Driving south of town, you watch the two-lane blacktop curve back and forth around slight slopes of evergreens. You catch glimpses of a rushing creek bed on your left. Then, a large and beautiful pond, clear and shining, appears, and you almost miss your right turn on to Spruce Road. The scent of pine needles wafts in your windows in the cool mountain breeze.
You find the trailhead and gather your gear. The day is sunny, the sky is blue. On this hike you pass through forests and over tiny streams, in and out of old beaver meadows filled with a riot of color as wildflowers and butterflies dance in the breeze.
You pass by little ponds, then get to a rocky steep area. Over on your right is a large shelf of rock. You can hear the thundering nearby. It’s a good place to stop and eat lunch, so you spread out on the rock and gaze at the crashing waterfall next to you.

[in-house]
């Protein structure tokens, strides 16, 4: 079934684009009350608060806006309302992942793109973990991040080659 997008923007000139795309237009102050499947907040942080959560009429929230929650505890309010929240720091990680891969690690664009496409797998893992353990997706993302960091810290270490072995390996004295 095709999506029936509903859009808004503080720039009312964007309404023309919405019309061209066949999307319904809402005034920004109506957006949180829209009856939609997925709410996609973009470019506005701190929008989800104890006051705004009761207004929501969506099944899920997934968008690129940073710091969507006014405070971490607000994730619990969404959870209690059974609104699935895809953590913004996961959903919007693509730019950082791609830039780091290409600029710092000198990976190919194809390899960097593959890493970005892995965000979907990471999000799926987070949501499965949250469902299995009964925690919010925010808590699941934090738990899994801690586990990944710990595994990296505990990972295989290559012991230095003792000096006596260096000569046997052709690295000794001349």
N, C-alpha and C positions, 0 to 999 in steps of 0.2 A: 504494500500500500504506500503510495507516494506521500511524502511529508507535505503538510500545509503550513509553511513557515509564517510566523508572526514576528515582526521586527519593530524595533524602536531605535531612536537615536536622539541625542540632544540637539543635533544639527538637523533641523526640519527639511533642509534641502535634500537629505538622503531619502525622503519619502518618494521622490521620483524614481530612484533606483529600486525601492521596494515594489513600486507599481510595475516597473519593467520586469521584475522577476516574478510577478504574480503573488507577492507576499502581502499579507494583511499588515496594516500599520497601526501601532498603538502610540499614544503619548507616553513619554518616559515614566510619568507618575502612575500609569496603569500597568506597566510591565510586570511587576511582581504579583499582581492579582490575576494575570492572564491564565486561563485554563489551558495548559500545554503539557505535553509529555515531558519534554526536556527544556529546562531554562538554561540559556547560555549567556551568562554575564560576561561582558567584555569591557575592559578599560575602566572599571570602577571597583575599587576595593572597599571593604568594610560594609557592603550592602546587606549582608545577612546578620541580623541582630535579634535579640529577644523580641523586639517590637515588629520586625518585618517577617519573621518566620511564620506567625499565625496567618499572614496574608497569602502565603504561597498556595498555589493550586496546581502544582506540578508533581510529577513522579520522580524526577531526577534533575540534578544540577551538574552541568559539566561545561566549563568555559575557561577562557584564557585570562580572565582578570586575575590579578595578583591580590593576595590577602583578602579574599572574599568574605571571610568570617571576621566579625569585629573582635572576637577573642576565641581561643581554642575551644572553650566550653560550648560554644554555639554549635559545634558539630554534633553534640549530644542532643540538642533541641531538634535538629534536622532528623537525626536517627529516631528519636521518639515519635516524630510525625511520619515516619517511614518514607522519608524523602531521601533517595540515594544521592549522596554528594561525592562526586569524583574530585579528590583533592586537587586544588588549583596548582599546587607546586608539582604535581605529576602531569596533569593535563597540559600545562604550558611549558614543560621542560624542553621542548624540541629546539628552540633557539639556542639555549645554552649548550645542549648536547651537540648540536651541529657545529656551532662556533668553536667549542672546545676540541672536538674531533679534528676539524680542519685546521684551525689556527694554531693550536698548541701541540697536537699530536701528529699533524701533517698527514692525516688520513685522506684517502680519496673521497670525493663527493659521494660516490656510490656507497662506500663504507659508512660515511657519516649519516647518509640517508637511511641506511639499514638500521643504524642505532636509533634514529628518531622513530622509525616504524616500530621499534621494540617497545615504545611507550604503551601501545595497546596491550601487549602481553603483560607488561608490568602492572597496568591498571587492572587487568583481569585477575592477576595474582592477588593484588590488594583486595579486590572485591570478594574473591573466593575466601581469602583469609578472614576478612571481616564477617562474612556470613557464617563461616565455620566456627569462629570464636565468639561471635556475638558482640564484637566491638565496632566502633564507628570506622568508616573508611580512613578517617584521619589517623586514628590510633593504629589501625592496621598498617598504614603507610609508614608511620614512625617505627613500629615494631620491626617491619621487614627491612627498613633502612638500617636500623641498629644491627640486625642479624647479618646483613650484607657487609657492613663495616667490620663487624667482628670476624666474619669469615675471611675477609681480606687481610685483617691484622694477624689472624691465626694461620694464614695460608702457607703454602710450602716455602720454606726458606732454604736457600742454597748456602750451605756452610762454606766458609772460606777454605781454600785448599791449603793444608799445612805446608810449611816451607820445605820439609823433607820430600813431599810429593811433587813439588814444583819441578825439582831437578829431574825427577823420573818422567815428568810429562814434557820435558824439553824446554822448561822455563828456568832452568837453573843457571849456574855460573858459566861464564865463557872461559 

Later, you hike up the steep hill, occasionally using a hand to help yourself up. Old mining cables, broken and twisted, snake down the slope.
You see more evergreens and meadows before suddenly coming to a trail intersection. Cyclists are resting by the sign pointing the way down Wheeler trail. You continue on your trail. A large beaver pond is nearby, and backpackers are coming down with fishing poles jiggling in their packs.
At the top — what you think is the top — is a bowl with mountains surrounding, filled with mostly with an impossibly shallow and clear mountain lake stretching over to an emergency cabin. You stop to rest, and discover a marmot hiding in a nearby cleft.
And, if you can find it, a trail leads a little higher up, to a smaller lake with native cutthroat trout, colorful in their splendor in the clear water as if in an aquarium.
That’s Mohawk Lake.